‘Great Expectations’ follows part of the life of Pip, whose full name is Phillip Pirrip, starting from when he is about 7 to the age of 23. It is narrated by Pip, when he is about 40, looking back on his younger days. Pip follows an unsettled life, having no parents and being led astray on his way to genteel status, and falling in love with Estella. There are several ways in which Great Expectations can be read or viewed depending on how sharp the reader is and how well the reader understands what Dickens is trying to portray, and the different ways in which it can be read are a key factor to this book.
Before we can decipher if the title above is how we should read the book, we firstly have to know what a snob is to determine whether this question is correct. The Collins English dictionary defines a snob as ‘a person who strives to associate with those of higher social status and who behaves condescendingly’ – a definition which is virtually the same in other dictionaries I have viewed. As the next step to determine whether the question is correct, we have to examine Pip’s ‘progress’ and behaviour, to see if it conforms to the definition of snobbery, taking into consideration the background in which the novel is set, the mid 1800s, and the prevailing customs and beliefs in this period.
Victorian social theories of the day suggested that if a person had a chance to better themselves to a genteel status, they should take that opportunity. England at this time had a ladder society of different classes, called the hierarchy, spanning from the lower classes such as criminals, to the genteel classes headed by the Royal family. At this time, eight million people in England and Wales could neither read nor write, yet only about one thirtieth of the population were of a genteel status. Samuel Smiles put forward the theory of self-help and books were written on the subject with Thomas Carlyle, for instance, exploring the theory that you have to work to rise in status and repay moral debts.
Pip is from a very low social class, living with a Mr Joe Gargery, the village blacksmith, and his sister ‘Mrs Joe’, but he determines to better himself by getting an education and he asks Biddy to help him by teaching him to read and write. He gradually makes progress in ‘a purblind groping way’ (P75), but at this stage his writing is still very primitive as we can see in a letter to Joe, which takes him an hour or two to write, which starts ‘Mi deer JO I ope u r krwrite well…’ (P75). Although Pip wants to become educated, in the beginning of the book he is unaware of his social differences and what class he is in but he is made aware of this when he first visits Miss Havisham, a rich and eccentric lady, and meets Estella.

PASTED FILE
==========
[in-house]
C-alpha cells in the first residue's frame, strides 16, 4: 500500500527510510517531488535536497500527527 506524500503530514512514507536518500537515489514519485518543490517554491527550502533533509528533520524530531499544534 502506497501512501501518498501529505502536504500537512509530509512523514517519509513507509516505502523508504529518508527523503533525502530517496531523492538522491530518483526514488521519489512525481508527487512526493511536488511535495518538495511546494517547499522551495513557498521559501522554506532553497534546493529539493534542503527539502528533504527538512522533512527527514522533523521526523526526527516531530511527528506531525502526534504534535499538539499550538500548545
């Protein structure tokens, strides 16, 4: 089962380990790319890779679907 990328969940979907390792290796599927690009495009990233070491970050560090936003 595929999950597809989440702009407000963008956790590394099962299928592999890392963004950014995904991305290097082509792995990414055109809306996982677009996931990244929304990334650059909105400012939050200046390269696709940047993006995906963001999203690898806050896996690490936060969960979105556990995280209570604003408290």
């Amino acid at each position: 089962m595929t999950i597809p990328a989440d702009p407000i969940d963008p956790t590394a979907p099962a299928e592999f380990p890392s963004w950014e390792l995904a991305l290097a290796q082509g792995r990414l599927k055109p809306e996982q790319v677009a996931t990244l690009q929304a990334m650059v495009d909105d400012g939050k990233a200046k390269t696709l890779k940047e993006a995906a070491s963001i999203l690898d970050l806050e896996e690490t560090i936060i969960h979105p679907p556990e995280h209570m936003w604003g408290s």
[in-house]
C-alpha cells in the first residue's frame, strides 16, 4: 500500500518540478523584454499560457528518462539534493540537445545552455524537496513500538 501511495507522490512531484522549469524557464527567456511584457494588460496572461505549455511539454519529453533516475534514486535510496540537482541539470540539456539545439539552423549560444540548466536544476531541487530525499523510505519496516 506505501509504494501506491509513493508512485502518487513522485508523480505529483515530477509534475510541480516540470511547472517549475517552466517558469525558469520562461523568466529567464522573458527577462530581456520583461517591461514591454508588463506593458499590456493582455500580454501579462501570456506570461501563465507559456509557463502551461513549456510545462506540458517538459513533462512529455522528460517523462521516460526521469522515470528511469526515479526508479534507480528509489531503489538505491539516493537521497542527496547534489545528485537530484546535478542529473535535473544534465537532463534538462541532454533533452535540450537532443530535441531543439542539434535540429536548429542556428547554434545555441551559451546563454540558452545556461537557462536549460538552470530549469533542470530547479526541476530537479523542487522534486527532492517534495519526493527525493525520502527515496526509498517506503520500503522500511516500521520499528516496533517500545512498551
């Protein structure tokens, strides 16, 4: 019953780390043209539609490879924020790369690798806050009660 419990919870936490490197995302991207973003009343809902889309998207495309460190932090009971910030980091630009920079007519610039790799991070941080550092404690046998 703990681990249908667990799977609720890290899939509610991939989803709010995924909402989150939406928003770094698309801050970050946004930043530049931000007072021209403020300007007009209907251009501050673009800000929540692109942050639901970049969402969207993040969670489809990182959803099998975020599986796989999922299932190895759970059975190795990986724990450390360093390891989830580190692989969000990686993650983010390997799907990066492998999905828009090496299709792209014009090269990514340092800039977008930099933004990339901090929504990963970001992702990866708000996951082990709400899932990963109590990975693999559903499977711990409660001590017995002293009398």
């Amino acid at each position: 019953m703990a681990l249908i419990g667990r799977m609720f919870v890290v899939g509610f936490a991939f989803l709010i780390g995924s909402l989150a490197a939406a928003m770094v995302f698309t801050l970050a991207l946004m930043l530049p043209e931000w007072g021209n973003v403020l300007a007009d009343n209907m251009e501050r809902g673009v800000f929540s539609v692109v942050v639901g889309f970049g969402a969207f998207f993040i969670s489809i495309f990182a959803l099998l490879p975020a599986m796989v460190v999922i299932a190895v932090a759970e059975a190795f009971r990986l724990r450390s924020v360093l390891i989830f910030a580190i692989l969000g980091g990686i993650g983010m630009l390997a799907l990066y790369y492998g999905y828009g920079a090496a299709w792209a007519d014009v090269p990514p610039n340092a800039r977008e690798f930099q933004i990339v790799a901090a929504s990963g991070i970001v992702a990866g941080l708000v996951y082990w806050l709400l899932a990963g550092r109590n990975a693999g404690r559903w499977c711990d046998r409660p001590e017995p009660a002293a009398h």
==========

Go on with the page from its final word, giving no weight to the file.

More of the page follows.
Estella constantly refers to Pip as ‘boy’, instead of Pip (‘don’t loiter boy’ – P86) and is shocked at the fact that Pip calls knaves jacks ‘He calls the knaves jacks, this boy’, and also comments on ‘what coarse hands he has!’ (P89), ‘and what thick boots’ (p89). Pip realizes his ignorance and the class difference between himself and Estella, particularly when Estella prepares him some food and leaves it on the floor for him, showing that she is of a higher class and he no better than a dog, and he acknowledges this and starts to cry. The name ‘Estella’ actually means star, so this could mean that she is Pip’s shining star, which he will follow, and his encounter with Estella at Miss Havisham’s makes him very ashamed of his lower class origins. He is determined to get closer to Estella but realizes that he can only do this by being educated and rising to a genteel status.
As the story unfolds, Pip continues to notice the social differences between himself and Estella and, when he returns from Miss Havisham’s, he finds a lawyer at his house called Mr Jaggers. This is the turning point in Pip’s life because he discovers that he has a mystery benefactor, whom he mistakenly thinks is Miss Havisham, who wants him to go to London to be transformed into a gentleman. Jaggers tries to pay Joe off with some money to compensate for loss of Pip’s services but Joe refuses as it is the loss of Pip’s friendship which matters to him and not the money.
Pip is already showing signs of snobbery by rudely offending Biddy by saying ‘If I could only get myself to fall in love with you’ (P158). Pip also goes to the local tailor’s shop and meets Mr Trabb and his son, ‘Trabb’s boy’, whom he refers to as ‘the most audacious boy in all that country’. This is the language of a genteel person, rather than someone from a low class, which reminds us that this is a story being narrated by Pip many years later, when he has become a gentleman, and gives us a clue about the things to come.
The story then follows Pip to London where he meets Jaggers in his office to discuss financial matters, after which he goes to stay with a Mr Herbert Pocket, who becomes his friend. Herbert and Pip have a meal in his new lodging house and Pip has terrible table manners, so Herbert teaches him the table manners of a gentleman. By this time Pip is becoming extravagant with his new found wealth, wasting his money by spending twenty pounds on things which he does not need. Joe comes to visit Pip to tell him of the return of Estella, but Pip is not proud of Joe being there and comments ‘If I could have kept him away by paying money…’ (P240)